One might read Rubinstein's "Sensitivity vs. block sensitivity of Boolean functions" or Kenyon and Kutin's "Sensitivity, block sensitivity, and l-block sensitivity of boolean functions."

• That's a great open problem, but I think that it can't be placed together with the fundamental open problems of the field (e.g., P vs NP) in the same league of "the major problems of TCS". – Dana Moshkovitz Oct 21 '10 at 20:22
• Now resolved! (should be removed?) – Joshua Grochow Sep 15 '19 at 18:03

Is BQP in PH (polynomial hierachy)?

Does there exist any hypothesis class that is NP-Hard to (improperly) PAC learn?

This has some possible implications for complexity, and I think the best progress on this question is here: http://www.cs.princeton.edu/~dxiao/docs/ABX08.pdf

Are NP-completeness in the sense of Cook and NP-completeness in the sense of Karp different concepts, assuming P $\neq$ NP?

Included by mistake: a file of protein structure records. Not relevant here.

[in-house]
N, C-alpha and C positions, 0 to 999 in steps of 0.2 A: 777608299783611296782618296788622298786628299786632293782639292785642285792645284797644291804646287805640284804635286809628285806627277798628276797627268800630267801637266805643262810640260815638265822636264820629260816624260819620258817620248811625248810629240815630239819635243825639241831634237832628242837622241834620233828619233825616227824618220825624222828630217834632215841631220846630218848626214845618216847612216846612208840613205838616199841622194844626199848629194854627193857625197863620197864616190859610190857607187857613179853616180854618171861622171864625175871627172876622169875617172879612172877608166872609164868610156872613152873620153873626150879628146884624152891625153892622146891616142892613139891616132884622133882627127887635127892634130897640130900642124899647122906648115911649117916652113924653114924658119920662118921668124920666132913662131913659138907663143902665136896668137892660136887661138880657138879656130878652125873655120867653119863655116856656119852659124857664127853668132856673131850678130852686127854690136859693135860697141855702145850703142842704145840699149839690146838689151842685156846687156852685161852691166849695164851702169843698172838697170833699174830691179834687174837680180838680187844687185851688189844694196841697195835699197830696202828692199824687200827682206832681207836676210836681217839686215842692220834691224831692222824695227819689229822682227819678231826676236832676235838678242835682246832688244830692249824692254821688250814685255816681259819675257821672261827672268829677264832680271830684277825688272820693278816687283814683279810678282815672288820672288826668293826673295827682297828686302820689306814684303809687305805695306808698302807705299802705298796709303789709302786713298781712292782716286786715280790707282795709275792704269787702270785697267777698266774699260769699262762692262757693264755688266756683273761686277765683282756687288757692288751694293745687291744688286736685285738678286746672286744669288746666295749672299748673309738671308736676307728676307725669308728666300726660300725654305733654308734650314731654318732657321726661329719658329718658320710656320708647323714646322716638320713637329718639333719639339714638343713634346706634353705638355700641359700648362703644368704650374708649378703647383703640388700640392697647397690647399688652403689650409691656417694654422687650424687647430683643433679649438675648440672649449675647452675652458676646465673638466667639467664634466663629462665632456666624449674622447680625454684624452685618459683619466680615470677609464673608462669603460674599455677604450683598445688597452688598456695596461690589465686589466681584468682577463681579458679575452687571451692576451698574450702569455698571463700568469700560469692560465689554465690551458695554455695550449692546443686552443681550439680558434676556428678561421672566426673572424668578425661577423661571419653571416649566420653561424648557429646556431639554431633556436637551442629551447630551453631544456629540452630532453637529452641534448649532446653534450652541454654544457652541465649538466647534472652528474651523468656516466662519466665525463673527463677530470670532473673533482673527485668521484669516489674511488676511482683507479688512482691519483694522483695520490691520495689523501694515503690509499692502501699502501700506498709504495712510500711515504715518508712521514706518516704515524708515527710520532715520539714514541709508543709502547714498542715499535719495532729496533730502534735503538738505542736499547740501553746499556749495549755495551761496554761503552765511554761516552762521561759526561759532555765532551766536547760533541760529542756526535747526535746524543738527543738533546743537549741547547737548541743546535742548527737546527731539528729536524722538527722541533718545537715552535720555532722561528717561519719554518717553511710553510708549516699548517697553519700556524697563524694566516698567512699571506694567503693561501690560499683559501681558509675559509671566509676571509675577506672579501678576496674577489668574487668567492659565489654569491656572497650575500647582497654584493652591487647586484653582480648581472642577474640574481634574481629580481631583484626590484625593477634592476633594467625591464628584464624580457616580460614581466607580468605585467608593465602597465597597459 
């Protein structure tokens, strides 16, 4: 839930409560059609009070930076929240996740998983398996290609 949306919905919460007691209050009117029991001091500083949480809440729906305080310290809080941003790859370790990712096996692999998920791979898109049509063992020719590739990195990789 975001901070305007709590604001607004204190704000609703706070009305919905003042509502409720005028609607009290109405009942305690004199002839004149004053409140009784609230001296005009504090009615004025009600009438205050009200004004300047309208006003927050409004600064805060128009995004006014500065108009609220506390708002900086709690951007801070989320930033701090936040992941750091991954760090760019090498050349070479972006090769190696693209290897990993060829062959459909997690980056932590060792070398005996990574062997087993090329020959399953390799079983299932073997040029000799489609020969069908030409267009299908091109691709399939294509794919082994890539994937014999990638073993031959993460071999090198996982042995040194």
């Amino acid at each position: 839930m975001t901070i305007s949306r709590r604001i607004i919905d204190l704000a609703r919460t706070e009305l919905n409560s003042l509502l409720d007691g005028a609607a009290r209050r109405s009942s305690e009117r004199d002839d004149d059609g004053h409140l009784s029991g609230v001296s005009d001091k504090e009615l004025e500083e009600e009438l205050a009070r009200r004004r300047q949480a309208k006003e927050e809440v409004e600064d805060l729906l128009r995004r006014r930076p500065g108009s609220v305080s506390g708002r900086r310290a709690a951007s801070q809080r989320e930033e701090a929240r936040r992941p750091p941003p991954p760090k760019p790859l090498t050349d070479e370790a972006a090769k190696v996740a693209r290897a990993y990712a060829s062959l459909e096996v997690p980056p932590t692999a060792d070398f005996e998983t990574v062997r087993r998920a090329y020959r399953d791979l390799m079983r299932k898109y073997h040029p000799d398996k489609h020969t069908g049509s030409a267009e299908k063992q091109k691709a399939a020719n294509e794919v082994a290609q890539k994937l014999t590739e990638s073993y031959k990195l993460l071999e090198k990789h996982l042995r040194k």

The "P vs NP" question extends naturally to polynomial-time hierarchy (PH): "Whether PH has infinite levels, or it collapses to some finite level?"

I think this question is (or should be considered as) the most intriguing question of the computer science: If PH has infinite levels, then $\mathbf{P} \neq \mathbf{NP}$. In addition, several researchers have shown that if Graph Isomorphism is NP-complete, then PH collapses to the 2nd level. Therefore, if PH has infinite levels, then Graph Isomorphism is provably not NP-complete.

Several other results follow from the infiniteness of the levels of PH.

What about proving BPP is contained in NP? (Unconditionally; we already know that BPP=P assuming pretty reasonable complexity assumptions)

Another open problem for the lambda calculus (from TLCA list of open problems; PDF version ).

Problem #22 on the list: